70 years after the British withdrew from India, the state of seraphic beauty and Dal lake is a far cry from serenity. Since its accession to India in 1947, Kashmir (Jammu & Kashmir) has been the victim of territorial dispute between India and Pakistan, engulfing the state in an inferno, an abyss which keeps getting deeper and deeper. The cultural and religious diversity which enriched the state, has become the reason for its downfall. The aspirations of independence, of Azad Kashmir, have not disappeared from the Kashmiri consciousness and insurgency is ripping apart Kashmir. The history of post-accession J&K is witness to cross-border terrorism, an inadequate political system which can be described as an oligarchy at its best and social changes giving rise to Islamic fundamentalism.
The day when it all started
No sooner had the rule of Kashmir, Raja Hari Singh, decided to remain neutral of the two nations, that Pakistan, through tribal infiltrators, started annexation of Kashmir. This forced the then Kashmir ruler to seek military help from India and on 26th Oct, 1947 the Instrument of Accession was signed. Kashmir became a part of the Indian Republic. By the time the Indian army stopped the infiltration, a large fragment of the Kashmiri territory had been captured by Pakistan. Under UN supervision, the two warring nations agreed to a ceasefire. A line sliced the state into two parts – one-third the state under Pakistan (now Azad Kashmir and Gilgit-Balistan) and two-thirds administered by India (Kashmir valley, Jammu and Ladkah). The UNCIP (United Nations Commission for India and Pakistan) which was formed to resolve bilateral conflicts, passed a resolution that the forces on either side be withdrawn and a free and impartial plebiscite be held. Pakistan did not comply with the UN resolution and refused to withdraw from the state.
In September 1951, elections were held in the Indian Jammu & Kashmir for the first time and National Conference under the leadership of Sheikh Abdullah came to power, with the inauguration of the Constituent Assembly of the State of Jammu & Kashmir. In 1957, Kashmir was formally incorporated into the Indian Union. J&K was granted a special status & internal autonomy under Article 370 of India’s constitution, which ensures, among other things, that non-Kashmiri Indians cannot buy property there. Indian jurisdiction in Kashmir was limited to matters of defence, communications and foreign affairs.
Meanwhile, China was on a parallel strike course, attacking the princely state from its eastern border. During the mid-1950s, Chinese troops had entered the north-east portion of Ladakh. Border tensions led to Indo-China war in October 1962, with China occupying Aksai Chin till date.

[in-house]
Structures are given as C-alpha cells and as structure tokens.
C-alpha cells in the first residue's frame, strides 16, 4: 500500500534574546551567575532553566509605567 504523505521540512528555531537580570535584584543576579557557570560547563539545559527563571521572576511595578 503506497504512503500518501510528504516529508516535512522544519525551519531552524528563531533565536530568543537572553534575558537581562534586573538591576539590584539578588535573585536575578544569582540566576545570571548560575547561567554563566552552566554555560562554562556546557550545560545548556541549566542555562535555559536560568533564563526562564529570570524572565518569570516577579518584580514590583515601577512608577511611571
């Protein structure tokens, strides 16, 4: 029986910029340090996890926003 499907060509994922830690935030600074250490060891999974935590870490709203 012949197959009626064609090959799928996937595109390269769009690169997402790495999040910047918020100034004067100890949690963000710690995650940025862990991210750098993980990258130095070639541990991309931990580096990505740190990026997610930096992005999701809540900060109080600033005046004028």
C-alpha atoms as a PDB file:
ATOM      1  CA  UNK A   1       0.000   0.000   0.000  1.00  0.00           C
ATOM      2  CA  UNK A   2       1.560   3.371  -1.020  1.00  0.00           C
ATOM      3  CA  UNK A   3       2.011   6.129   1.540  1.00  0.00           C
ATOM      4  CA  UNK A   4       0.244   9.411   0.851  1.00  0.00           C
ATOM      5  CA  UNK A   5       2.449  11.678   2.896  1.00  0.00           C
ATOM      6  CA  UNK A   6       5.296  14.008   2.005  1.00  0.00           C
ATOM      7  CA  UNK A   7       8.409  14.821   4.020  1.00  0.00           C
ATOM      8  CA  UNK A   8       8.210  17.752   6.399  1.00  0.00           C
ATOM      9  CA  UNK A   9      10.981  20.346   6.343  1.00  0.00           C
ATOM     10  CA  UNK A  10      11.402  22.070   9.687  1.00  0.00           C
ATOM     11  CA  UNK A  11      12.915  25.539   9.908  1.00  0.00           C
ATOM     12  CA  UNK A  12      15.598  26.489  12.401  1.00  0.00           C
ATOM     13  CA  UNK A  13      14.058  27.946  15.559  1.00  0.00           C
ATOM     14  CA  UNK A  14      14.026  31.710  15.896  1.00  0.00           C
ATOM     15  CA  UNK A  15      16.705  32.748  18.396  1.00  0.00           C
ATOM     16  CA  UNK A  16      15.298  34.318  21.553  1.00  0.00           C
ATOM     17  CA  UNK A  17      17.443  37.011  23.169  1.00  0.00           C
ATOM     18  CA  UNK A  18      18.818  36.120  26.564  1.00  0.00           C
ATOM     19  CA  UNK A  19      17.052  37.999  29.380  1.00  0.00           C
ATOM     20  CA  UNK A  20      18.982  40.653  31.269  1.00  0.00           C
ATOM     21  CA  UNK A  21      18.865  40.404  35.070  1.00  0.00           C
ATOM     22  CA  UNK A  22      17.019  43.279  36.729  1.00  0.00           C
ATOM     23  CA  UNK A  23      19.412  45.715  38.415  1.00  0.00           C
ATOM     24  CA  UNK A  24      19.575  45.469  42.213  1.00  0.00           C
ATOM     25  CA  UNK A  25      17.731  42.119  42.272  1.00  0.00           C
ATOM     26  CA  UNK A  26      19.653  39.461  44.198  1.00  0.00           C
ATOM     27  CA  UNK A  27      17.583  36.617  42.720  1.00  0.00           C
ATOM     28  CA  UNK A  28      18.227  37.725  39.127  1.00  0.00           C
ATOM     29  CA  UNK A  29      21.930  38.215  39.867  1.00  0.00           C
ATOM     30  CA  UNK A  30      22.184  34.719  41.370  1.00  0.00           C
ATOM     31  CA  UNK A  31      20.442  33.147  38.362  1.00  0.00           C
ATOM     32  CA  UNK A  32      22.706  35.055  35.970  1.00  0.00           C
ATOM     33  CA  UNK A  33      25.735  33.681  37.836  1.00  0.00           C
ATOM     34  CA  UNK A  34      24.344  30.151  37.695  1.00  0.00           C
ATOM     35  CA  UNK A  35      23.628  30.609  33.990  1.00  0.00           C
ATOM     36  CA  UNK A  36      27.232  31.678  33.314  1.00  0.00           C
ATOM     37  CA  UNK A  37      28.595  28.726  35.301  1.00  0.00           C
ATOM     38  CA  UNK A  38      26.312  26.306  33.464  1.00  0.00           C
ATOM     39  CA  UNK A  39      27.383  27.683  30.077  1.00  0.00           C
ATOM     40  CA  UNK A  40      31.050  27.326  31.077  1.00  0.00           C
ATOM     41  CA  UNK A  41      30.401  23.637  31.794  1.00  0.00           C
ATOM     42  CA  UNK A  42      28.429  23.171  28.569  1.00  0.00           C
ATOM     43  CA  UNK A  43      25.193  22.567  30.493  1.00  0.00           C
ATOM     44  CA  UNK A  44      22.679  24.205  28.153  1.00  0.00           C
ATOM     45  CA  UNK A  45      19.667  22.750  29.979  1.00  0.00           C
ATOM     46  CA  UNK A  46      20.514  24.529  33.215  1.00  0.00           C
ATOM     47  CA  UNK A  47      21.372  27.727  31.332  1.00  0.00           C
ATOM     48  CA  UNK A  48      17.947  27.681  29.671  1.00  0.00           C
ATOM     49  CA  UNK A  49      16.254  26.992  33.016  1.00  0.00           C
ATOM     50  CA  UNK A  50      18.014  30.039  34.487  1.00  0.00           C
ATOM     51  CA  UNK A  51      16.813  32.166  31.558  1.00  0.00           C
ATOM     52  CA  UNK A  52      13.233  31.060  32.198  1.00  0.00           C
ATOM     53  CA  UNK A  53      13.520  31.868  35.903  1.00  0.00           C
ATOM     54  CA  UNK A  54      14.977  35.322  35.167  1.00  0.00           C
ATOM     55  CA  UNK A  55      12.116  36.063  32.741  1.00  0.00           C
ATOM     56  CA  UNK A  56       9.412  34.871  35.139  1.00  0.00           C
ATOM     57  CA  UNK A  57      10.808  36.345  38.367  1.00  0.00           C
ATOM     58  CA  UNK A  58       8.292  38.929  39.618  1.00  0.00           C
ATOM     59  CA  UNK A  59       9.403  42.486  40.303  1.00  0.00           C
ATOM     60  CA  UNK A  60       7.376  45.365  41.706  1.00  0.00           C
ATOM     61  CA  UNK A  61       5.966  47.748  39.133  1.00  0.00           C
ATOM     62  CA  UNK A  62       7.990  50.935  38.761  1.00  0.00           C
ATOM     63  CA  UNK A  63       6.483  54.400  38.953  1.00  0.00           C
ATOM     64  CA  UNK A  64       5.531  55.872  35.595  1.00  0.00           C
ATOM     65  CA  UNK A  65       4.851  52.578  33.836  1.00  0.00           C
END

Terror from across the border
In 1965, taking advantage of the discontent in the valley, Pakistan sent thousands of armed infiltrators across the cease-fire line, which resulted in the second Indo-Pak war. A ceasefire was established by September 1965 and the Tashkent agreement was signed on January 1, 1966, with the two nations pledging to end the dispute by peaceful means. However, Pakistan supported militant groups increased their activities in Kashmir. The year also witnessed the creation of National Liberation Front (later known as Jammu and Kashmir Liberation Front – JKLF) in Azad Kashmir, with the objective of freeing Kashmir from Indian occupation. Five years later, in 1971, another war between India and Pakistan resulted in the formation of Bangladesh (formerly known as East Pakistan), followed by the signing of the landmark Simla Agreement between the two Prime Ministers, Indira Gandhi and Zulfiqar Ali Bhutto. Under the terms of the Simla agreement, the ceasefire line was renamed as the Line of Control. The two warring sides once again agreed to resolve the issue peacefully. In 1977, Congress withdrew support to the Sheikh Abdullah led National Conference. With the ruling party now being in minority, Indira Gandhi declared a state of national Emergency in J&K. Meanwhile, in the neighbouring country, Bhutto was overthrown and executed. Pakistan came under military rule of Gen Zia-ul-Haq. Massive infiltrations started occurring from across the border and terrorism got a new lease of life.
During the 1980s, the people of Kashmir started losing faith in Indian democracy. The Kashmiris were deeply angered by the rigging of elections, failure of democracy and scarcity of employment. The people no longer sympathised with the Indian government as they did in 1950s. From this point on, insurgency in the valley underwent polymorphic growth. Islamization of Kashmir began with full force. The Abdullah Government changed the names of about a thousand villages from their original names to new Islamic names. The major city of Anantnag was to be known as Islamabad (same name as the Pakistani Capital). Not only this, in his autobiography, Sheikh Abdullah referred to Kashmiri Pundits as “mukhbir” or informers (of the Indian government).